Jearlean Taylor wowed the owner of the modeling agency and school with her fierce walk, long legs and cover girl face.
But underneath what looked like a flawless model body, Taylor carried a secret she feared would topple a promising career before it began.
The Baltimore woman is one of 750,000 Americans living with an ostomy, a surgical opening that allows people to release urine and waste from their bodies into small pouches. Living with an ostomy can be discomfiting. People with them worry what others may think and what happens if a bag breaks. They fret about intimacy. Some isolate themselves rather than risk embarrassment.
Taylor had two ostomies and kept both pouches hidden and flattened with shape wear and inconspicuous clothing, but knew the day would come when someone would ask her to model a bikini or crop top.
"He told me he was going to put me in a fashion show, and I got nervous," Taylor said.
She decided to tell the agency head. To her surprise, he was encouraging.
"I am not worried about that," he told her. "Because you've got talent."
That day nearly two decades ago was an awakening for Taylor, now 49, who has lived with ostomy bags since she was diagnosed with a rare form of cancer called rhabdomyosarcoma at age 2. The cancer attacks the soft tissue and is most common in children and young adults.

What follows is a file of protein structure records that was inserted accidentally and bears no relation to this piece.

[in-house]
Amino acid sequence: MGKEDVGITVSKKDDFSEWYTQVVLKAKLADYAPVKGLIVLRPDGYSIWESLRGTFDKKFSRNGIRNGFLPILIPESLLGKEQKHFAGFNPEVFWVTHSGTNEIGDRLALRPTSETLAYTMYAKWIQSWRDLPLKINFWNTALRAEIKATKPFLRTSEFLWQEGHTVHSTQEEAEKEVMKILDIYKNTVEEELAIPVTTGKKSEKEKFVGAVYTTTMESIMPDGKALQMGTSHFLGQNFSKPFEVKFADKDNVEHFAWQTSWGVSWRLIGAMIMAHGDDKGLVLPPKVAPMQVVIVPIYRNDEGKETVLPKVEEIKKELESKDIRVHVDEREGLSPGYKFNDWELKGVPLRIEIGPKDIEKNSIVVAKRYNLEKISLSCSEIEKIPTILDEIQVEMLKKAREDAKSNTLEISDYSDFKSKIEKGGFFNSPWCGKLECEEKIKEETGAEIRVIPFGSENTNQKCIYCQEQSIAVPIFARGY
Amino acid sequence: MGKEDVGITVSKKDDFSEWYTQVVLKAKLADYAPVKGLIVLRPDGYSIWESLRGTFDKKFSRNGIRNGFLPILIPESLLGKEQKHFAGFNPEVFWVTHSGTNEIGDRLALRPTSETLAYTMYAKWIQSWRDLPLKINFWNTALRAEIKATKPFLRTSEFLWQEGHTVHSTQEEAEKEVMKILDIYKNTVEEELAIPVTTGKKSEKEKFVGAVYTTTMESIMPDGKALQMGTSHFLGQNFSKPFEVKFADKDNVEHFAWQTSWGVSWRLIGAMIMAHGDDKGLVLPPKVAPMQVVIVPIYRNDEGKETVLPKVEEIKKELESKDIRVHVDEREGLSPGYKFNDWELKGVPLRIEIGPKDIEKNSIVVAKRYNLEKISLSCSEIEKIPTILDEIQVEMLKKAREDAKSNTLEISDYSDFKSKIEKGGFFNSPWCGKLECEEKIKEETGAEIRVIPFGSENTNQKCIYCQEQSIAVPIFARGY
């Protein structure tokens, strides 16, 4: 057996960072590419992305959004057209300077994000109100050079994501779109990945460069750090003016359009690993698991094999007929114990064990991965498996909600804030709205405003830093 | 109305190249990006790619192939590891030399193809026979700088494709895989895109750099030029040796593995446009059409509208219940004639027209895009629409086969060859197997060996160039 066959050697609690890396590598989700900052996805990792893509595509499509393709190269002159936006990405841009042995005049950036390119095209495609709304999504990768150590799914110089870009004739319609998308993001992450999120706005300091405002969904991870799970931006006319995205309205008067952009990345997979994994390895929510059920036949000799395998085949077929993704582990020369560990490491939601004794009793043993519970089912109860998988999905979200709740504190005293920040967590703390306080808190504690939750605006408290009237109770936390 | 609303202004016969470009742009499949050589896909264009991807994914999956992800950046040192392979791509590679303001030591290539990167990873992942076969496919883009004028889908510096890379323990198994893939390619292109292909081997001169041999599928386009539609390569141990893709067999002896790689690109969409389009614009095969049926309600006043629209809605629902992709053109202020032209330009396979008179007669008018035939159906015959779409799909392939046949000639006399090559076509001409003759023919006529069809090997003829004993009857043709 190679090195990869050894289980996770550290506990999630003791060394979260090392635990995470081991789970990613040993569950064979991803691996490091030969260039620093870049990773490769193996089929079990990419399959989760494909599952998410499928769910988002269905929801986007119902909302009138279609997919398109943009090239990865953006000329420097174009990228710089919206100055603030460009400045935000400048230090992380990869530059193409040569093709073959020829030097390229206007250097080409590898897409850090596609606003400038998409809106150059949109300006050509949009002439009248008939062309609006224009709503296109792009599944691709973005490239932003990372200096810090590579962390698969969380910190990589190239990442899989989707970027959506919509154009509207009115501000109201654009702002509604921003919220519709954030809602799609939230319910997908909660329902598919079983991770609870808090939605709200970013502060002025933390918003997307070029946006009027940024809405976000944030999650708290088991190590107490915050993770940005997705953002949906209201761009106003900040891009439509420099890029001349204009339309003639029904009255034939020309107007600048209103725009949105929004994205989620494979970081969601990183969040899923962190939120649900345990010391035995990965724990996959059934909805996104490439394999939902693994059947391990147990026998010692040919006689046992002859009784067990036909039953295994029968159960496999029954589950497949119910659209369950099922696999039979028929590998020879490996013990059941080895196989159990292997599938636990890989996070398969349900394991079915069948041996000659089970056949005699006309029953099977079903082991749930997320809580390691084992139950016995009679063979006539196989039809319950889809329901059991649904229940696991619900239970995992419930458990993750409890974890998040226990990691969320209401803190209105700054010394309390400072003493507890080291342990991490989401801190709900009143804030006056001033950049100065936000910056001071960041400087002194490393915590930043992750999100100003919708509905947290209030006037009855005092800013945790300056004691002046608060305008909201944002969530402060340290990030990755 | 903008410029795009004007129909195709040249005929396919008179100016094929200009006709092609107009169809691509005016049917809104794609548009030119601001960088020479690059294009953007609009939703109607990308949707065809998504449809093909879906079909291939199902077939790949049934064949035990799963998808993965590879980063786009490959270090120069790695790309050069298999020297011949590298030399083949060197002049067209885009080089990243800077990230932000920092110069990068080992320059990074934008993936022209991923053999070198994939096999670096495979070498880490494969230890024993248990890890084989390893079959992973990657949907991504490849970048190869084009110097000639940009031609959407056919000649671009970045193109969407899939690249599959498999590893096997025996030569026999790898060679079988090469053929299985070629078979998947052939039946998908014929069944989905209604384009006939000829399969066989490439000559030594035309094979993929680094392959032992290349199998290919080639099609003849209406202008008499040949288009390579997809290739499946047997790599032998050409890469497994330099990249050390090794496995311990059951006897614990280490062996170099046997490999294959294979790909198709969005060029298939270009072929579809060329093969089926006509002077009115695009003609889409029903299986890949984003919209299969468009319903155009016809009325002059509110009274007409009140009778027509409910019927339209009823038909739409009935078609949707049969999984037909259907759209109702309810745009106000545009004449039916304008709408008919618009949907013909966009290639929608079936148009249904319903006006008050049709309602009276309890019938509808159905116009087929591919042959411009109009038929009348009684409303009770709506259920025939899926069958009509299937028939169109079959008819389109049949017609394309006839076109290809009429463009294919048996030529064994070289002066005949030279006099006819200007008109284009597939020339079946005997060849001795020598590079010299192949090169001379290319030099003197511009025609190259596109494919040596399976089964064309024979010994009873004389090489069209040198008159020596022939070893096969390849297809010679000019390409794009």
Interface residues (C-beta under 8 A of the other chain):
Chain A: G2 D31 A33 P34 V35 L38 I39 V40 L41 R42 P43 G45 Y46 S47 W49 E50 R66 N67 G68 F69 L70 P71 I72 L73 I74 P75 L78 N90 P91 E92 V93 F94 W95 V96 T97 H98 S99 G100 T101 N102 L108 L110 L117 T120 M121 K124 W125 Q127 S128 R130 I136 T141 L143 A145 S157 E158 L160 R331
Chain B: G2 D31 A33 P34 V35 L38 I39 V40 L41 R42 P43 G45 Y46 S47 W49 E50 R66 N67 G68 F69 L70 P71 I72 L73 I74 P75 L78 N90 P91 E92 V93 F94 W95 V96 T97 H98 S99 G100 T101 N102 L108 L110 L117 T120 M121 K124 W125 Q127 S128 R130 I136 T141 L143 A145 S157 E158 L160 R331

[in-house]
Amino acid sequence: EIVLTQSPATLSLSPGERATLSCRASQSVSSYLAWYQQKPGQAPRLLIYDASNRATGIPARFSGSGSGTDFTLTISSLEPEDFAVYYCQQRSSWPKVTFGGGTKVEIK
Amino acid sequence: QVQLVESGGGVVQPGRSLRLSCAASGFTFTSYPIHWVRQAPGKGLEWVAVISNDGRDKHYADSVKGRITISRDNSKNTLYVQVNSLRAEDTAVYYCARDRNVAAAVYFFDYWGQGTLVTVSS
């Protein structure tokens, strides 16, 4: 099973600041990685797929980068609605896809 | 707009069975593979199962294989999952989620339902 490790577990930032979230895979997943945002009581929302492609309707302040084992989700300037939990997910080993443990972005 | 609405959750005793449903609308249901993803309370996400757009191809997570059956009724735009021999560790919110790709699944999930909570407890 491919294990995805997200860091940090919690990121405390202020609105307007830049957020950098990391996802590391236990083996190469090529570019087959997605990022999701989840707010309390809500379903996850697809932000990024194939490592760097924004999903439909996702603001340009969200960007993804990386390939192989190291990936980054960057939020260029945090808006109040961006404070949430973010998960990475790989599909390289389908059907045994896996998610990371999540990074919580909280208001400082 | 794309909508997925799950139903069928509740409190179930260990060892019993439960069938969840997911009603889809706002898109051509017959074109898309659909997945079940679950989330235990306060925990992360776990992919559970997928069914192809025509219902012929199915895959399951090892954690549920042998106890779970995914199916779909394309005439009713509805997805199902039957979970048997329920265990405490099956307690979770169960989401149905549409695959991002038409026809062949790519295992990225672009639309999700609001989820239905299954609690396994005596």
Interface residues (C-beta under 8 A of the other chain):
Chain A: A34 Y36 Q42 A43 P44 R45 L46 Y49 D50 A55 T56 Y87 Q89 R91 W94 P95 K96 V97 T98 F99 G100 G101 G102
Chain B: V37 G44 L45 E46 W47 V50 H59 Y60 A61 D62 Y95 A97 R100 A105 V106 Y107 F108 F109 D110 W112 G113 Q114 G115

Doctors removed Taylor's bladder, rectum and uterus, leaving her with a permanent colostomy for bowel waste and a urostomy to remove urine.
Having to wear the ostomy pouches caused Taylor emotional stress during her years growing up in Southwest Baltimore. Modeling gave her a new confidence.
"It helped me realize that your circumstances don't have to dictate your life," she said.
Taylor is now one of the country's most outspoken advocates for people who have an ostomy, said Ed Pfueller, communications and outreach manager with the Maine-based United Ostomy Associations of America Inc.
"The fact that she has an ostomy really hasn't stopped her at all," he said. "Her career is thriving and she is displaying a lot of confidence, and I think that is inspiring to people."
Taylor is part of a movement of people who proudly display and openly talk about their ostomy. The trend is being driven partly by social media. People with an ostomy share their stories and photos on public forums, forming a community of people who no longer feel alone.
An internet search shows scores of women in bikinis with visible ostomy bags. Among them is Bethany Townsend of Worcester, England, who became an internet sensation three years ago after she posted a picture of herself — bikini-clad and fitted with two colostomy bags — on Instagram. She started using the bags because of complications from Crohn's disease. The malady causes inflammation of the lining of the digestive tract, which can spread deep into the layers of bowel tissue.
British body builder and model Blake Beckford also gained widespread notice after posing shirtless to display his ileostomy bag. He had his colon removed after years of suffering from ulcerative colitis, a bowel disease that causes inflammation and ulcers in the digestive tract.